Just like in any other workshop, high-quality technicians are needed to run a small commercial vehicle workshop designed to cater for vans. It brings a different set of issues to the workshop manager and Diesel News talked to a busy facility in central Melbourne handling Renault vans.
Essendon Renault is one of the biggest Renault dealers in Australia and the top seller of commercial vehicles for the French brand. As a result of the growth in van sales for the operation over the past ten years, the decision was made to set up a workshop dedicated to handling work for the commercial vehicles customers the company now had on its books.
The facility is the only stand-alone Renault commercial vehicle service centre in Australia. Many of the Renault dealers around Australia sell the commercial range but by being specialists, Essendon Renault is finding vans sold by other dealers are ending up in its workshop due to the level of specialisation possible with a specifically designed workshop.
In a typical month, the workshop will see over 400 vans coming through the workshop facility in one way or another. There are about 13 vans a day getting serviced, on top of the normal flow of pre-delivery work, which has been boosted by a large hire fleet order working its way through the system.
This work is handled by five technicians, with another two in the pipeline to cope with growing demand for the company’s workshop services. Renault runs an apprentice programme, with one of the technicians currently going though the process. They get one week a month in the classroom.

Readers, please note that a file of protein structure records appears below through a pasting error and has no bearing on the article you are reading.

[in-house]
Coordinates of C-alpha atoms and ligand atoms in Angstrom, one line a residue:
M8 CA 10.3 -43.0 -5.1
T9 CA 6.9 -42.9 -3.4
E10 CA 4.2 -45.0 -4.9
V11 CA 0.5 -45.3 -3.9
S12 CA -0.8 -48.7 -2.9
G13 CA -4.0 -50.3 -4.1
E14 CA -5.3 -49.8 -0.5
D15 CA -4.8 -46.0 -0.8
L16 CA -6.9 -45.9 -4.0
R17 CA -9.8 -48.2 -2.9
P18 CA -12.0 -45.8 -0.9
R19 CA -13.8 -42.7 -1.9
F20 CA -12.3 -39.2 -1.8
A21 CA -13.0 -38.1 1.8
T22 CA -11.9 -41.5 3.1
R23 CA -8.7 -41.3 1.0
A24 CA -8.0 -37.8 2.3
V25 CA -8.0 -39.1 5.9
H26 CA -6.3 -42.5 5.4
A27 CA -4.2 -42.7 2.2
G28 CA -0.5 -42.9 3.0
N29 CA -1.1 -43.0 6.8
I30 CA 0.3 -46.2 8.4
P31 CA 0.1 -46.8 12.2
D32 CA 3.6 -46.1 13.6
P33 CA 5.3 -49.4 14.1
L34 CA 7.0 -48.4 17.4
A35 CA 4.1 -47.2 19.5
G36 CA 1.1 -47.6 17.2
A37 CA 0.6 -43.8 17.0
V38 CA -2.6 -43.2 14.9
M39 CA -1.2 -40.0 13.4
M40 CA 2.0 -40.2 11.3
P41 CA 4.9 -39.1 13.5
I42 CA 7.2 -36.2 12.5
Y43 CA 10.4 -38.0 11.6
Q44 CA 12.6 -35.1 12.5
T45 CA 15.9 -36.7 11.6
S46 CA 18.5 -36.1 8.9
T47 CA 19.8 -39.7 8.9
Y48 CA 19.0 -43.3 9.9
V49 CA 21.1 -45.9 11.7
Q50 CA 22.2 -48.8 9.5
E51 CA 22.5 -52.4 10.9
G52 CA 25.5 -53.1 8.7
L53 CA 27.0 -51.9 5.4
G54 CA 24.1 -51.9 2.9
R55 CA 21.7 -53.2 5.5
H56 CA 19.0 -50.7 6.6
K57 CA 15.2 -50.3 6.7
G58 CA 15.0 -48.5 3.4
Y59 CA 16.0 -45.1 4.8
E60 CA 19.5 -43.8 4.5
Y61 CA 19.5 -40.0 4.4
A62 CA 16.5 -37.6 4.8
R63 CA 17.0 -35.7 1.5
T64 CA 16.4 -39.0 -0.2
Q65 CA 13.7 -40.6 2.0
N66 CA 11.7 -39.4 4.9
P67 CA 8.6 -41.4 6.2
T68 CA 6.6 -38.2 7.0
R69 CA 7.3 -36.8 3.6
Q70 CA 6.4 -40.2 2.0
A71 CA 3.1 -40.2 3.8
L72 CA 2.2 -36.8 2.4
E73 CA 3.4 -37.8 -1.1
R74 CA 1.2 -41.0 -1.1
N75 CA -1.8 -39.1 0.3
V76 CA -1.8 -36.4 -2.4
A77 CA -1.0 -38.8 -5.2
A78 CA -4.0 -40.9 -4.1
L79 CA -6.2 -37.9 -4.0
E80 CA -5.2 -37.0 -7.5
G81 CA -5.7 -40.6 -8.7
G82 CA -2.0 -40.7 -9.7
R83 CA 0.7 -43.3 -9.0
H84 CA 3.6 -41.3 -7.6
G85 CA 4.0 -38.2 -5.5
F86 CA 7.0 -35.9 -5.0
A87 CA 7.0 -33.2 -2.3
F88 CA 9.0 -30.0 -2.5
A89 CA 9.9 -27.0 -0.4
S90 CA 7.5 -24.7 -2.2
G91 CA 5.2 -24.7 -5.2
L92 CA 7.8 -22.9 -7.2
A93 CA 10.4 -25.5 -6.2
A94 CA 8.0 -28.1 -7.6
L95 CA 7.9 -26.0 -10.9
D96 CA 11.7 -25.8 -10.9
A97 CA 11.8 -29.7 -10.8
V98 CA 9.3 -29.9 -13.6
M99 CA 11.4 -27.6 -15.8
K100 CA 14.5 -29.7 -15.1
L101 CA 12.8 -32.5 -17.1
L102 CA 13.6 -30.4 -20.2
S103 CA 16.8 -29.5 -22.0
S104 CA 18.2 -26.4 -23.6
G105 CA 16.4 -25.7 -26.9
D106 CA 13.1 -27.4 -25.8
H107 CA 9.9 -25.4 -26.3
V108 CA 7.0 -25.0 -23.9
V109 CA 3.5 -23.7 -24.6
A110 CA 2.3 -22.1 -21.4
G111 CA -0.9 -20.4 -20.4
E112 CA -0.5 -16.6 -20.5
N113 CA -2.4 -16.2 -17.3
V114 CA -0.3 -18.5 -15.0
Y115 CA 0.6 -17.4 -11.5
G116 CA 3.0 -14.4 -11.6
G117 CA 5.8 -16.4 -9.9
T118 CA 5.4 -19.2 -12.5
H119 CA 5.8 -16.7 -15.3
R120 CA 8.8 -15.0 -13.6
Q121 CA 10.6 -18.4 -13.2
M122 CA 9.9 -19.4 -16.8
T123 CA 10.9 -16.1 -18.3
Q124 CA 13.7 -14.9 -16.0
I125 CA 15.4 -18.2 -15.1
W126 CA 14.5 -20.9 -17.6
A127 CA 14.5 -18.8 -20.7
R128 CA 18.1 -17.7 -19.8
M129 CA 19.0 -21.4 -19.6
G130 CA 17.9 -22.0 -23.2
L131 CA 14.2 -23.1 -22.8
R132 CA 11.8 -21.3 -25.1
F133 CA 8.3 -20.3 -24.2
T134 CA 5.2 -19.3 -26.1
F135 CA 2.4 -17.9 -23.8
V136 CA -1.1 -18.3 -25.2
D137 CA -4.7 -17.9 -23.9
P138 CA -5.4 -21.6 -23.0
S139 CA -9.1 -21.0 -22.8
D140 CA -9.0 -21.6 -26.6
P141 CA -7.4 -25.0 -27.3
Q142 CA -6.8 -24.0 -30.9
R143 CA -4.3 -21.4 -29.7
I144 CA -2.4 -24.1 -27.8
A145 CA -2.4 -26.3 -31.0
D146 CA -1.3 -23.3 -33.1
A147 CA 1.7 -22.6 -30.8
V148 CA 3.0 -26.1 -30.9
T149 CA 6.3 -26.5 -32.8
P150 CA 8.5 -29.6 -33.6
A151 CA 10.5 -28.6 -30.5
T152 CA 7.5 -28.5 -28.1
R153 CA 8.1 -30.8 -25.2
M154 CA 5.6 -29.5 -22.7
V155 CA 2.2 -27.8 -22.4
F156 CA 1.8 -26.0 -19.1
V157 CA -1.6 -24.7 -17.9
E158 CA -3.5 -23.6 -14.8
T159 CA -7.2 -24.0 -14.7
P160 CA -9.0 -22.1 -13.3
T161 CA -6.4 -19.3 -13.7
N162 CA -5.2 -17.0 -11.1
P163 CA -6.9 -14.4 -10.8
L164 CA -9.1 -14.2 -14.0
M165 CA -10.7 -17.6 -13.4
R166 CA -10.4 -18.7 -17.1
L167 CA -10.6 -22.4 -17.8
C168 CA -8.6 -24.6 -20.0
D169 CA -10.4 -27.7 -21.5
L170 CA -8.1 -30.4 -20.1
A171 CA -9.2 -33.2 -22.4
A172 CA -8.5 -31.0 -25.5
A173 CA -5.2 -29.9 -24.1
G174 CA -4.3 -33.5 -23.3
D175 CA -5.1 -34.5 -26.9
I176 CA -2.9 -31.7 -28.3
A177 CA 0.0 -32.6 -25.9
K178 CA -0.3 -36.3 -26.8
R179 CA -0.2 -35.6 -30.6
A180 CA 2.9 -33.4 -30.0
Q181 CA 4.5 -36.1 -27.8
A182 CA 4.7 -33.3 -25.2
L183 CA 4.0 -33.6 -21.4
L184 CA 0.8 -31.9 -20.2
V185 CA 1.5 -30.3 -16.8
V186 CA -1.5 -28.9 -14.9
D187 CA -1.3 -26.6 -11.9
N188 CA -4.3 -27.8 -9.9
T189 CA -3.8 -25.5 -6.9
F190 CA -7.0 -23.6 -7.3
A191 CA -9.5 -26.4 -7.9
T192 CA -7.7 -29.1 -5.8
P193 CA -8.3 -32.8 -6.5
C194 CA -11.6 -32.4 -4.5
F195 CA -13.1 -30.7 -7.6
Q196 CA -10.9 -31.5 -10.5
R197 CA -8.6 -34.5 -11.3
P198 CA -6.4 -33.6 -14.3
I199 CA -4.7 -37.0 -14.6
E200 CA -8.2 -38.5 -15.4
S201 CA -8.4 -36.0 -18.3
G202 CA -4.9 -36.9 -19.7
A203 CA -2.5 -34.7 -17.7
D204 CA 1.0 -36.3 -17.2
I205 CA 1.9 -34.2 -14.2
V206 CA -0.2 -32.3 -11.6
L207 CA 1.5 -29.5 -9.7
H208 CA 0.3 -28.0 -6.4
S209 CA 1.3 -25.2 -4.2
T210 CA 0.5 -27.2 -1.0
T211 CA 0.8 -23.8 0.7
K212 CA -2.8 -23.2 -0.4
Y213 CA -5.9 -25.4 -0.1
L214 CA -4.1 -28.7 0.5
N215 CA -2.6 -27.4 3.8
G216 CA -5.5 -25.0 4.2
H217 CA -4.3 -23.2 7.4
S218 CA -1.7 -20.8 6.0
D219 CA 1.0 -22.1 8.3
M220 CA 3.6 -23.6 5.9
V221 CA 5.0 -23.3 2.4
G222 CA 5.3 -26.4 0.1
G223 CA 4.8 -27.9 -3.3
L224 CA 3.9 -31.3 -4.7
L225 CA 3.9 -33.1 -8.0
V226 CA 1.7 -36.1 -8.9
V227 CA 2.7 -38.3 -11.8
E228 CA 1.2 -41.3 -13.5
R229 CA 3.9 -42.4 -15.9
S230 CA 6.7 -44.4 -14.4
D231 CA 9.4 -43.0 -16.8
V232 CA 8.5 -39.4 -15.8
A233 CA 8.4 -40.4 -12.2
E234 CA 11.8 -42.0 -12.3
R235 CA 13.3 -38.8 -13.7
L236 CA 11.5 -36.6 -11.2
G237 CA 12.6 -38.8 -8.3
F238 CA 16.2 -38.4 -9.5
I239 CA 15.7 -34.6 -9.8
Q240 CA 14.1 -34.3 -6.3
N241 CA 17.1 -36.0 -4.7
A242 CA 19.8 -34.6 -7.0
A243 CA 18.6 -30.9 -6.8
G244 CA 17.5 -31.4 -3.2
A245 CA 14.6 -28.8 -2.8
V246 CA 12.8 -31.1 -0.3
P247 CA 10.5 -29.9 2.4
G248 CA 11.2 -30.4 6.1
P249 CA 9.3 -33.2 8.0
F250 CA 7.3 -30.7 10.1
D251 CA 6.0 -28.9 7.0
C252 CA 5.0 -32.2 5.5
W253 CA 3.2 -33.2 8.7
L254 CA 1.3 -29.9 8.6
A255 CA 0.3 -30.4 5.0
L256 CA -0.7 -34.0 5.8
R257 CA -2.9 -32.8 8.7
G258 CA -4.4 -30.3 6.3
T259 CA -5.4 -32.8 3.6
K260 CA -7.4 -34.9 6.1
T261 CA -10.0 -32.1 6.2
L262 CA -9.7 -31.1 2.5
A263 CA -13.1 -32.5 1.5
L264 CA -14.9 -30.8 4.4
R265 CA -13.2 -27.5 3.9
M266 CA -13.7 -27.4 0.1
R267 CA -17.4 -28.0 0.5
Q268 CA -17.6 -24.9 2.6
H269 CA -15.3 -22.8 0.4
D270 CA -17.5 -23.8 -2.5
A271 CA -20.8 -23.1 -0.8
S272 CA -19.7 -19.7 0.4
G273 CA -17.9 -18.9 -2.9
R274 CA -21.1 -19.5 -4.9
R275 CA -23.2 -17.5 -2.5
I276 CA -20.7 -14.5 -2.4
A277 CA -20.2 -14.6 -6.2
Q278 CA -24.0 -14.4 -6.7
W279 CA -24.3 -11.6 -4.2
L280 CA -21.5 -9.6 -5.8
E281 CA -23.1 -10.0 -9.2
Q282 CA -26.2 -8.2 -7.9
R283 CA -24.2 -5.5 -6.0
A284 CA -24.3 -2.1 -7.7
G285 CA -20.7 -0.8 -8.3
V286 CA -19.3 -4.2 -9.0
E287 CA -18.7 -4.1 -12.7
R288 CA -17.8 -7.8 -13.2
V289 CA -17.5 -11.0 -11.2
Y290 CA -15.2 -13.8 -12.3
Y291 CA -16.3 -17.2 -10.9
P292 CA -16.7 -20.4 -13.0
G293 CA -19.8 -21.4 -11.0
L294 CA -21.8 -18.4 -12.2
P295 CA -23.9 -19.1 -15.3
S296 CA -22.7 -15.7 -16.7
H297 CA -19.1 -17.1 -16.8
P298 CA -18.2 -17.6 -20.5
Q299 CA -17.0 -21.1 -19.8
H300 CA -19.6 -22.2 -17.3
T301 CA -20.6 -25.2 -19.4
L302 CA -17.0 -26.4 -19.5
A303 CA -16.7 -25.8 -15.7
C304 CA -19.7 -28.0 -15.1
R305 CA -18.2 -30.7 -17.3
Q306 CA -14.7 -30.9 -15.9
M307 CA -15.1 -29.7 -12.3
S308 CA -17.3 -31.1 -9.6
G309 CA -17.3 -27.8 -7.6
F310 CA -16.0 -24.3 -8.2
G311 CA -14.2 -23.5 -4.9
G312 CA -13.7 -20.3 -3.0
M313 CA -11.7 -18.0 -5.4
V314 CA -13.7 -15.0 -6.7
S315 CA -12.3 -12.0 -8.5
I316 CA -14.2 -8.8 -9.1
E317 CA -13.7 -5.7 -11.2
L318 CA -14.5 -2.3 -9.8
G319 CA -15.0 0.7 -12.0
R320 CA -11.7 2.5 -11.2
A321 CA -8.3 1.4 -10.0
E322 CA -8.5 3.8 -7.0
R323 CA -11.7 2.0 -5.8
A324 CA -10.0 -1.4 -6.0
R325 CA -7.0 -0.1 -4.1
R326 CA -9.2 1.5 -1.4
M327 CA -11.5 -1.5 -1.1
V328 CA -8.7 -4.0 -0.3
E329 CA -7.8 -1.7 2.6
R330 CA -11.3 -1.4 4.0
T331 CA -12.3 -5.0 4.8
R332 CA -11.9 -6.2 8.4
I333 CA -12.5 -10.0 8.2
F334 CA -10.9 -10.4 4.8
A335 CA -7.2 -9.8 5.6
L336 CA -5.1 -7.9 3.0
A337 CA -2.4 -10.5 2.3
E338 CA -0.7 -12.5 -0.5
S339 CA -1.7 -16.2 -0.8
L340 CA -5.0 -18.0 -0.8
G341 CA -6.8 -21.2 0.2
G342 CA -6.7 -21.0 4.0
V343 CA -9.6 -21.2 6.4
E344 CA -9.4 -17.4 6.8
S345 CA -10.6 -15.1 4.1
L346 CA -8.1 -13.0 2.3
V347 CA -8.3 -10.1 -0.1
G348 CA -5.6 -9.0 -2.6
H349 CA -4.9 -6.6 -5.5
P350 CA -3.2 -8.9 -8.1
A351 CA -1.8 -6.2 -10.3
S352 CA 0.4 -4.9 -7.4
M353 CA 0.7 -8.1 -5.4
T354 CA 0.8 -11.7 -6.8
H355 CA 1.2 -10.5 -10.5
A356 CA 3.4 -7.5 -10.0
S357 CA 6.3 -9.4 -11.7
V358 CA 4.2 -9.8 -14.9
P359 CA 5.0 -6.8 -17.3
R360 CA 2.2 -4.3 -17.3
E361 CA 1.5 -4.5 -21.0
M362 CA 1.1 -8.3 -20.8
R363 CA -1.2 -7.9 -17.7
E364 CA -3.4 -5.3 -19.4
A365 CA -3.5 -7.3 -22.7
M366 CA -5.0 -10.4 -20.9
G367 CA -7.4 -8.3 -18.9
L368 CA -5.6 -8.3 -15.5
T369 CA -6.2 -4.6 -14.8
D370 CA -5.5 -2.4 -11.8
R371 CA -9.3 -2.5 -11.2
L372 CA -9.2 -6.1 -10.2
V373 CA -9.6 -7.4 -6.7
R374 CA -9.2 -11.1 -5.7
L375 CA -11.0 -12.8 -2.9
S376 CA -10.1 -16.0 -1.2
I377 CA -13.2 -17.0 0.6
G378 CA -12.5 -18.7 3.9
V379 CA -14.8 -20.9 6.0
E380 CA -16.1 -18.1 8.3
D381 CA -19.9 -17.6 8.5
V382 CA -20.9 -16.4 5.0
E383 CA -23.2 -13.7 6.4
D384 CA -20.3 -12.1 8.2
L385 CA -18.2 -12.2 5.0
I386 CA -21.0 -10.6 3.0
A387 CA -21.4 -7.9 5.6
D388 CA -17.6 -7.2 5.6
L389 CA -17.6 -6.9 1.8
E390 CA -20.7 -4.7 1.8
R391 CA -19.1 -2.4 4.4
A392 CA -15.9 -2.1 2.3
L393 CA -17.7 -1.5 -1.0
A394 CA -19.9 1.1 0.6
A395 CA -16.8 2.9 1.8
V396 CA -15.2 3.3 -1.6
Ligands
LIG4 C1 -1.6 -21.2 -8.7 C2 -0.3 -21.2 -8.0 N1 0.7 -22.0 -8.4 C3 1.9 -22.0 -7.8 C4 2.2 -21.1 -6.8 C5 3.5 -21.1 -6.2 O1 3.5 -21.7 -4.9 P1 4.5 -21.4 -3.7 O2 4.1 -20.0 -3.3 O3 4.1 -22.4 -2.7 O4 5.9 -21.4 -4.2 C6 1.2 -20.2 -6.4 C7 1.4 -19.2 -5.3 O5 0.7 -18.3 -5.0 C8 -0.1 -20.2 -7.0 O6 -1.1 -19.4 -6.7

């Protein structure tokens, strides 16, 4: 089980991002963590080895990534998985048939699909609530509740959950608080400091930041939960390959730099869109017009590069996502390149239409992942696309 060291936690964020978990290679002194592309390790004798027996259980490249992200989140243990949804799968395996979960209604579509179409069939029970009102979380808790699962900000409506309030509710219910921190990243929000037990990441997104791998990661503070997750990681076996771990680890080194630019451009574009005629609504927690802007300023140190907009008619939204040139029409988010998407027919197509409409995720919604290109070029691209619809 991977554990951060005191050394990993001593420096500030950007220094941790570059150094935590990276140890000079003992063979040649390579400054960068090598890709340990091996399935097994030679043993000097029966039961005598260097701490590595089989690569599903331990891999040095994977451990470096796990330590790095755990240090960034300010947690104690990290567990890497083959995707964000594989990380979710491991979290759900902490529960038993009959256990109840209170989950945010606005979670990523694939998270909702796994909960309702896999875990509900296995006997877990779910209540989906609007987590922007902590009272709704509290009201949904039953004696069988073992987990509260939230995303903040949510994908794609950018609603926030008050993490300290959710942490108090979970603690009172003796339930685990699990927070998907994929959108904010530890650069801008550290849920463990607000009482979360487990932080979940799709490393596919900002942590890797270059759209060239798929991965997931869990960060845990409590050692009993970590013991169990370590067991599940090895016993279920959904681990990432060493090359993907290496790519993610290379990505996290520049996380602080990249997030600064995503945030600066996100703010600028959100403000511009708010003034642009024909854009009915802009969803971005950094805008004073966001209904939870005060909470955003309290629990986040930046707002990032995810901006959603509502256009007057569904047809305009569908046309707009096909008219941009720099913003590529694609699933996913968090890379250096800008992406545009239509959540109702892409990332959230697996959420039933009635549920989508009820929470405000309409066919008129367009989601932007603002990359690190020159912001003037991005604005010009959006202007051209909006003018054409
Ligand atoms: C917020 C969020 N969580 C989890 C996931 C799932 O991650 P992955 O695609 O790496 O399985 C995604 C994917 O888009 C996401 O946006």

The other techs run through new product training, technical updates, plus Renault technical meetings quarterly for the highest grade of technician. Service advisors get a series of training workshops during the year.
A further two top technicians are sponsored through a Renault initiative, they come from Saudi Arabia, and bring over thirty years’ experience in the product. This is valuable for working on a range that has only been available here for limited period of time.
The six hoists and one diagnostic bays are able to cope with the workflow, but Nick Calvert, Essendon Renault After Sales Manager, does admit to needing ‘half a hoist more’ sometimes. With such a large building there will always be plenty of room for growth and more bays will be added, as and when required. The wash bay is designed to be portable and can be moved to free up more space for extra bays.
In the Essendon Renault business, vans represent over 45 per cent of sales, and over 50 per cent of all servicing work. The van work is turning out to be quite seasonal, with minimal servicing work in the lead-up to Christmas, during the delivery rush. The team doubles to cope with the rush of work in January. The operation has realised the commercial vehicle side of the equation is growing and has reset the business to concentrate on vans as sales continue to be strong.
“We have found a lot of vans are being used to replace small Japanese trucks,” says Nick. “We are doing a lot of fridge conversions on them for people doing country runs in the morning. One of our customers does about 15,000km per month. He’s doing Bacchus Marsh to Lorne and back, twice a day. We see him every two months for a service and he’s already up to 240,000km.”
Essendon Renault became a Pro+ dealer in 2015, in order to reach this grade the operation has to demonstrate a commitment to customer service and quality assurance. The servicing side of the process requires a dedicated team to proactively keep standards high. There is an auditing regime from Renault to ensure dealers continue to meet the strict criteria.